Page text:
Conspicuous by their absence

Malcolm Latarche
Malcolm Latarche
ShipInsight

14 July 2016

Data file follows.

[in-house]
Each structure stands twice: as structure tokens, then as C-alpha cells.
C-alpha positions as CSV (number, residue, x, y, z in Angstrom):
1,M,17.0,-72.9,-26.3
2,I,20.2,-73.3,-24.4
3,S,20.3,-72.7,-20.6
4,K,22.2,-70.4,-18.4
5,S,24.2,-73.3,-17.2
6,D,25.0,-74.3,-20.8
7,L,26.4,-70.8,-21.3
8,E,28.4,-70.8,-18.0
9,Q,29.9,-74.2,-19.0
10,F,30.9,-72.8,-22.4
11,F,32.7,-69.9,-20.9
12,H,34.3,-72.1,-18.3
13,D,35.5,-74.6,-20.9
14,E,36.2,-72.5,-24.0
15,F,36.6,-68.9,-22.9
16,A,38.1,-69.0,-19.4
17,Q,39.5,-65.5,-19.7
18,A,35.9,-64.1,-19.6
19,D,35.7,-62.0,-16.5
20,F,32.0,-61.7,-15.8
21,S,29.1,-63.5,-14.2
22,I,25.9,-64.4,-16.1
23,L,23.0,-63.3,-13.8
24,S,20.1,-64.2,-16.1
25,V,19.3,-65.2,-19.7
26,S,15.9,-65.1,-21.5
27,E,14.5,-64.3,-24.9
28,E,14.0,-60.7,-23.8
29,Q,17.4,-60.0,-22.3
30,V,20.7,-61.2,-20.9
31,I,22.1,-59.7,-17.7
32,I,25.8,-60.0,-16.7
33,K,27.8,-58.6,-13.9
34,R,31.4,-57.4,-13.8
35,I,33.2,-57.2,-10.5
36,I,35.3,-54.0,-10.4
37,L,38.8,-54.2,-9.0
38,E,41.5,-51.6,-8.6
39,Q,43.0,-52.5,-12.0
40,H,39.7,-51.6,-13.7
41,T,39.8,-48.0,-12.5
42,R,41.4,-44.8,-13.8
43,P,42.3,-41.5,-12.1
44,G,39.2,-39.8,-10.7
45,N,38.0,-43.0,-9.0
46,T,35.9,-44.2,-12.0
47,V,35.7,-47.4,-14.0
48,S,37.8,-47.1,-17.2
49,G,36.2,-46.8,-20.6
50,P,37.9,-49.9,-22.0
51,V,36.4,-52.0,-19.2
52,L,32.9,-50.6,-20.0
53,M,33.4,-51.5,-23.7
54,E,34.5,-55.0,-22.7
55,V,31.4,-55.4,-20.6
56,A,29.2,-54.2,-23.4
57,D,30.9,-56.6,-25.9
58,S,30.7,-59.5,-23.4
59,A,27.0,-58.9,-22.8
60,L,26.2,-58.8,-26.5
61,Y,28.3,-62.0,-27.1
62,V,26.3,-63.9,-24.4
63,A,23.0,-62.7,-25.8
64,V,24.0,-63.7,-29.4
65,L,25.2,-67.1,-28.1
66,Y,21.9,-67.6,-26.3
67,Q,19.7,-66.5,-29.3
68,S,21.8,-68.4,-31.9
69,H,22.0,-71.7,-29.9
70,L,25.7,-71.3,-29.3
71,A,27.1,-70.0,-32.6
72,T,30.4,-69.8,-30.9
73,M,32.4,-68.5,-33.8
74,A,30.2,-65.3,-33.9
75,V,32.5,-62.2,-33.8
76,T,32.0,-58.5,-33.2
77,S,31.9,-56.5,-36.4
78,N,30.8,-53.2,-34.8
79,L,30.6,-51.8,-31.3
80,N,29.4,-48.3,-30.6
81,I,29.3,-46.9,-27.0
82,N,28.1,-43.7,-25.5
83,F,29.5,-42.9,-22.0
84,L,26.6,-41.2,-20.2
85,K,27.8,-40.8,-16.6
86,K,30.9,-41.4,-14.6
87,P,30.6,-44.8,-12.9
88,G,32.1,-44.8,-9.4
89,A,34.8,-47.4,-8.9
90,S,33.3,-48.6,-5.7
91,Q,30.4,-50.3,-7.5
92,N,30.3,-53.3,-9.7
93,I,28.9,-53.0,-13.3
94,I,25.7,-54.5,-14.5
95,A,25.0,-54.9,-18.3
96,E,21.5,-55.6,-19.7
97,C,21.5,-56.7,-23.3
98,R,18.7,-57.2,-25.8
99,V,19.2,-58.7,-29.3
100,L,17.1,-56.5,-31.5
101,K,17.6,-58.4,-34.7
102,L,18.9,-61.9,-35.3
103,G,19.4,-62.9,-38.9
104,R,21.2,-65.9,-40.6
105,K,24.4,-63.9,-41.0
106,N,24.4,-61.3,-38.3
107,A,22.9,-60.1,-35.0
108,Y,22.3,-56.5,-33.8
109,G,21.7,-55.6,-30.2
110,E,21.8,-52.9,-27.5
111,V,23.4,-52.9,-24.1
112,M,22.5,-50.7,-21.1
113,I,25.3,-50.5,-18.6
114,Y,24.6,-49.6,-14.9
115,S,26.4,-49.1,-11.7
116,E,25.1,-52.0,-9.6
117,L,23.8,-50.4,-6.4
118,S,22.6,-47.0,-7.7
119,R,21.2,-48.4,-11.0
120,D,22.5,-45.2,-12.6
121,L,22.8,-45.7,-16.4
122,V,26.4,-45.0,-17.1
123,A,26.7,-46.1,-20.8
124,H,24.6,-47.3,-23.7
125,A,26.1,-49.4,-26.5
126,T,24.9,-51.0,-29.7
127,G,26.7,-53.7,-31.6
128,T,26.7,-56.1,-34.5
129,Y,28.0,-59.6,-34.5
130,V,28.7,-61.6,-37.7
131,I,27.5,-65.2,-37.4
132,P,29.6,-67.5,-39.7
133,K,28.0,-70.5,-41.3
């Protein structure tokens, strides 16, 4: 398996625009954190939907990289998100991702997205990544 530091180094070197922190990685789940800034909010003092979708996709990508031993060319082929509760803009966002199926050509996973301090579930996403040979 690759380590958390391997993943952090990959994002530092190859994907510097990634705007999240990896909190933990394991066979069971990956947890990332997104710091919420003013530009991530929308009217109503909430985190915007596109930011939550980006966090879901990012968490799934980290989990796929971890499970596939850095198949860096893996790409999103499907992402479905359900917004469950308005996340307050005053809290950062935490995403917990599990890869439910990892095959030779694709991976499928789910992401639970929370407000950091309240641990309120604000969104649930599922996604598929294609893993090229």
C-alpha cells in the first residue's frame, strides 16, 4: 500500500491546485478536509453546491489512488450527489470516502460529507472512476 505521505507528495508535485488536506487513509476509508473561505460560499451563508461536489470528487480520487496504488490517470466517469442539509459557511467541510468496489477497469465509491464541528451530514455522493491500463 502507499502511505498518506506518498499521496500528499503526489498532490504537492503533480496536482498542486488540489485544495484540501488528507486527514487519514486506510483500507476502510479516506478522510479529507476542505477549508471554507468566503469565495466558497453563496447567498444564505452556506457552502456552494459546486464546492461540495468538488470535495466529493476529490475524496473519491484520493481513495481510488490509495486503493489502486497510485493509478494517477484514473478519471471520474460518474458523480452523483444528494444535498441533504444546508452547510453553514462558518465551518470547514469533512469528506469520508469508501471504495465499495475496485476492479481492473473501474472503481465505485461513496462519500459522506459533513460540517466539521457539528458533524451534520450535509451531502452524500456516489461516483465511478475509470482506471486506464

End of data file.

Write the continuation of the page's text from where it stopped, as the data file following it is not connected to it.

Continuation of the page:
Yesterday’s announcement by several industry organisations of the formation of a cross-industry coalition to be called SEA\LNG was an interesting development for a number of reasons. The aims of the new coalition have been listed as supporting the development of LNG bunkering at major ports, educating stakeholders of the risks and opportunities of LNG bunkers, and the development of consistent regulations for cleaner shipping fuels around the world. The coalition partners are Carnival Corporation, DNV GL, ENGIE, ENN Group, General Electric, GTT, Lloyd's Register, Mitsubishi, NYK Line, Port of Rotterdam, Qatargas, Shell, TOTE and Wärtsilä. These are recognisable as a broad spectrum of equipment suppliers, class, energy corporations and ship and port operators. Representatives of the coalition partners have all given their views of the ambitions of the group including Leo Karistios, gas technology lead at LR who said “LNG fuelled shipping has mainly been for the visionaries and, until now, concentrated in specialist ship sectors – short sea shipping and ferries, mainly sailing between two fixed ports. We want to help drive the expansion of LNG as a marine fuel of choice, with not just more short sea and local ships burning gas, but also the deep sea trades." Karistios’ listing of current ship types using LNG is accurate and the inclusion of NYK and TOTE extend the ship types to container vessels (although TOTE already has gas-fuelled boxships) and perhaps car carriers but it is noticeable that bulk carriers, tankers and MPP/heavy lift operators are conspicuous by their absence. These are ship types that are less likely to benefit from using LNG because of the loss of cargo space needed to accommodate the extra equipment associated with gas fuel storage. They are also the vast majority of ship types operating in the deep sea trades but with a trading pattern that does not lend itself to taking smaller but more regular supplies of fuel on fixed route. Bringing in the liner traffic will expand the role of LNG but it does not move it to being the main fuel type that proponents of it would prefer it to be.